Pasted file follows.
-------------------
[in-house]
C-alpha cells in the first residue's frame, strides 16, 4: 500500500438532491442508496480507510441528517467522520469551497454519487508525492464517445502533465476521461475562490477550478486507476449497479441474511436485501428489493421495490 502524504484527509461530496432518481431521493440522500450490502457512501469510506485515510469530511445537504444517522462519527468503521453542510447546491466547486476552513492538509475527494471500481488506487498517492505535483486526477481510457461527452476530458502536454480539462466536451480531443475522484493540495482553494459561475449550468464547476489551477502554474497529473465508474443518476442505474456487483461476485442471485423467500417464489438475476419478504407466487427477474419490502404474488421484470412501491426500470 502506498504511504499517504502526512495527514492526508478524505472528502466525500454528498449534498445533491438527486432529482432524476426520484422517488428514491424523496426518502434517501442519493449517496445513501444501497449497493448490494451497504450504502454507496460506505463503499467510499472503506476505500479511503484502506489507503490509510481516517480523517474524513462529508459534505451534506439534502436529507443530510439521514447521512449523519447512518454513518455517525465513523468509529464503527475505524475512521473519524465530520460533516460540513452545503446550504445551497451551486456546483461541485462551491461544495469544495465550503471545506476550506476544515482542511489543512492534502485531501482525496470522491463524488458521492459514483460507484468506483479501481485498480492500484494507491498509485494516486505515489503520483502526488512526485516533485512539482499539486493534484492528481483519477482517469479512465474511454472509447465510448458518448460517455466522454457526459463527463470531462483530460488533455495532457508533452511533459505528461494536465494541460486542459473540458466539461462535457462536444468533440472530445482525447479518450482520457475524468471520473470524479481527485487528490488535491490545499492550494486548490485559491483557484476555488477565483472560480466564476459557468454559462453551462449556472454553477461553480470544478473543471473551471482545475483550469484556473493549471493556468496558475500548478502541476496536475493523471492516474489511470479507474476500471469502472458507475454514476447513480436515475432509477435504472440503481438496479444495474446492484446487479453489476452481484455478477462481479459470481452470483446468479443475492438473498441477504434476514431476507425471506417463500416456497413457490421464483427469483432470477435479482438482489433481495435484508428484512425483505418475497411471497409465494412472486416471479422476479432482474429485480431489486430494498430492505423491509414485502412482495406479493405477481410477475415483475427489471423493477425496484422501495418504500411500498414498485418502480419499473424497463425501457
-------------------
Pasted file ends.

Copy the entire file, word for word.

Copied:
[in-house]
C-alpha cells in the first residue's frame, strides 16, 4: 500500500438532491442508496480507510441528517467522520469551497454519487508525492464517445502533465476521461475562490477550478486507476449497479441474511436485501428489493421495490 502524504484527509461530496432518481431521493440522500450490502457512501469510506485515510469530511445537504444517522462519527468503521453542510447546491466547486476552513492538509475527494471500481488506487498517492505535483486526477481510457461527452476530458502536454480539462466536451480531443475522484493540495482553494459561475449550468464547476489551477502554474497529473465508474443518476442505474456487483461476485442471485423467500417464489438475476419478504407466487427477474419490502404474488421484470412501491426500470 502506498504511504499517504502526512495527514492526508478524505472528502466525500454528498449534498445533491438527486432529482432524476426520484422517488428514491424523496426518502434517501442519493449517496445513501444501497449497493448490494451497504450504502454507496460506505463503499467510499472503506476505500479511503484502506489507503490509510481516517480523517474524513462529508459534505451534506439534502436529507443530510439521514447521512449523519447512518454513518455517525465513523468509529464503527475505524475512521473519524465530520460533516460540513452545503446550504445551497451551486456546483461541485462551491461544495469544495465550503471545506476550506476544515482542511489543512492534502485531501482525496470522491463524488458521492459514483460507484468506483479501481485498480492500484494507491498509485494516486505515489503520483502526488512526485516533485512539482499539486493534484492528481483519477482517469479512465474511454472509447465510448458518448460517455466522454457526459463527463470531462483530460488533455495532457508533452511533459505528461494536465494541460486542459473540458466539461462535457462536444468533440472530445482525447479518450482520457475524468471520473470524479481527485487528490488535491490545499492550494486548490485559491483557484476555488477565483472560480466564476459557468454559462453551462449556472454553477461553480470544478473543471473551471482545475483550469484556473493549471493556468496558475500548478502541476496536475493523471492516474489511470479507474476500471469502472458507475454514476447513480436515475432509477435504472440503481438496479444495474446492484446487479453489476452481484455478477462481479459470481452470483446468479443475492438473498441477504434476514431476507425471506417463500416456497413457490421464483427469483432470477435479482438482489433481495435484508428484512425483505418475497411471497409465494412472486416471479422476479432482474429485480431489486430494498430492505423491509414485502412482495406479493405477481410477475415483475427489471423493477425496484422501495418504500411500498414498485418502480419499473424497463425501457